How to Grow Asarina - Climbing Snapdragon Vines

Purple snapdragon blooms

Marie Iannotti

Gardeners are always looking for great vines to add height to the flower garden. Easy to grow Asarina, the climbing snapdragon vine, offers profuse flowering throughout the summer.

Proving that everything old is new again, Asarina is making a grand comeback from near obscurity. Trumpet-shaped flowers always seem to add an old fashioned charm and Asarina adds delicate vines and leaves to create a totally beguiling vine. It looks almost too fragile to hold on, but have no fear, this vine is a survivor. And its trumpet blooms are hummingbird favorites.

  • Flowers: The 1-2 inch flowers are trumpet-shaped with 5 lobes. They droop downward on the vines, giving the effect of flowing. Climbing snapdragon vine blooms in shades of pink, blue, lavender and white.
  • Leaves: Bright green pointed heart or arrowhead-shaped leaves.

Other Names

The Climbing Snapdragon is popularly known as the Snapdragon Vine, Creeping Snapdragon, Twining Snapdragon, or Figwort and Latin names include the older classification, Asarina scandens (Pronounced ah-SAr-ree-nah SKAN-denz) Syn. Maurandya scandens and Lophospermum scandens, and the newer Maurandella antirrhiniflora (Syn. Asarina antirrhiniflora). In defiance of the changes in taxonomy, gardeners continue to grow and sell them as Asarina.

Ideal Conditions

USDA Hardiness Zones 9 and higher. Asarina is usually grown as an annual and is frost tender, but it can self-sow. These plants thrive in full sun to partial shade, where they can grow up to 6 - 8 ft. (h) x 24 - 48 inches (w). In hot climates, Asarina prefers partial shade during the afternoon.

Growing Tips

Soil

Snapdragon vine is fairly indifferent about soil pH and has even been known to thrive in poor soil. However, providing a good amount of organic matter at planting will help send it climbing faster. It also needs well-draining soil and will rot if the soil remains wet.

Planting

You won't often find Asarina plants for sale, probably because the delicate vines quickly become a tangled mess in pots. However, they grow easily from seed and you have the advantage of choosing the color you prefer. Start seed indoors, 10-12 weeks before planting outside. In areas with a long season, you can direct seed once the ground has warmed (once the weeds start sprouting, it's warm enough to plant).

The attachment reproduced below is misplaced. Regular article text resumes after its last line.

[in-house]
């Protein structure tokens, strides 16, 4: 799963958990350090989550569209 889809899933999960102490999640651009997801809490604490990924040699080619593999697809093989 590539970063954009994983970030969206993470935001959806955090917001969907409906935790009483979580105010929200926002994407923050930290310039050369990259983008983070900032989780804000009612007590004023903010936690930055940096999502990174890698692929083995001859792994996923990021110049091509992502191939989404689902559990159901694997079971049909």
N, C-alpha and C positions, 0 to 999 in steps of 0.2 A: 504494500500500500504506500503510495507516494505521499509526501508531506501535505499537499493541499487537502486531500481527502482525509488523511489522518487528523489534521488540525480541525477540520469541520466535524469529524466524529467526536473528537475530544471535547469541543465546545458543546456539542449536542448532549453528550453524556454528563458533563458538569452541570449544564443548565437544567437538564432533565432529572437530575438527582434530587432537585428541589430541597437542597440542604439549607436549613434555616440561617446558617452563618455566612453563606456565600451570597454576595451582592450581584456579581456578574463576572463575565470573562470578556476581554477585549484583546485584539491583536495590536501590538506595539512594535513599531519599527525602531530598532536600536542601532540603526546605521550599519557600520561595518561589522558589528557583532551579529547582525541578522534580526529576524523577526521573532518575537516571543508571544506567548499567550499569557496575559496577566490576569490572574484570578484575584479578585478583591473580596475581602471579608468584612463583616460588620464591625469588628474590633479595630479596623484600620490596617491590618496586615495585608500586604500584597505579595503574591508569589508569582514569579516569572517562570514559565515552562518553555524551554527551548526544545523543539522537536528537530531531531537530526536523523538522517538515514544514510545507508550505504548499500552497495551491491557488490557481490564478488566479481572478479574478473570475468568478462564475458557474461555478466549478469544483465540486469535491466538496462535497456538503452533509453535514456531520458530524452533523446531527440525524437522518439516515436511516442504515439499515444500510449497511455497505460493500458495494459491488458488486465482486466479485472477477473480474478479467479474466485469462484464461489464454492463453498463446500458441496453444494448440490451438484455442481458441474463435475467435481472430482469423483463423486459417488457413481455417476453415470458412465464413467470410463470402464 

Asarina does not like having its roots disturbed, so starting seed in peat or paper pots is recommended. Individual pots will also cut down on tangled vines. Plant the seeds so they are just barely covered with soil. They should germinate within 2-3 weeks. They are slow starters, but they will eventually take off. It helps to provide some type of support in the pots if the vines start growing before you can get them into the ground.

You can also take stem cuttings and start new plants. You can even over-winter potted plants indoors. They won't bloom as profusely, but they make nice hanging baskets.

Maintenance

Climbing snapdragon will require some type of structure if you want it to climb. The thin vines twine best on thin supports. They can't seem to grab hold of anything thicker than about 1 inch in diameter.

Asarina won't require much additional care. Mulching the roots will help retain water during hot spells. And a feeding with a complete fertilizer or a side dressing of compost mid-season will give it a boost to keep blooming.

Use in Garden Design

This is a very versatile vine featuring repeat blooms from May through the fall. You can use it in hanging baskets, it will grow up almost anything, and it also sprawls and makes an attractive ground cover. It's often billed as a good choice for small gardens because of its dainty foliage, but this feature also allows it to work well in a border, without taking over.

The colors currently available lean toward the cool side and pair well with silver or gray-leaved plants like Artemisia, Russian sage and lavender.

Pests & Problems

Climbing snapdragon is virtually pest-free. With sunshine, regular water, and well-draining soil, it should grow and bloom throughout the season.

Suggested Varieties

Generally you will simply find seed labeled as Asarina; however, they are coming out with more hybrid varieties especially as seedlings. Some currently available include:

  • Joan Lorraine: Most commonly sold variety; a rich, purple-blue
  • Satin Mix: A blend of several colors
  • Sky Blue: Deep purple-blue
  • Snow White: Very nearly white
  • Red Dragon: Rich pink-red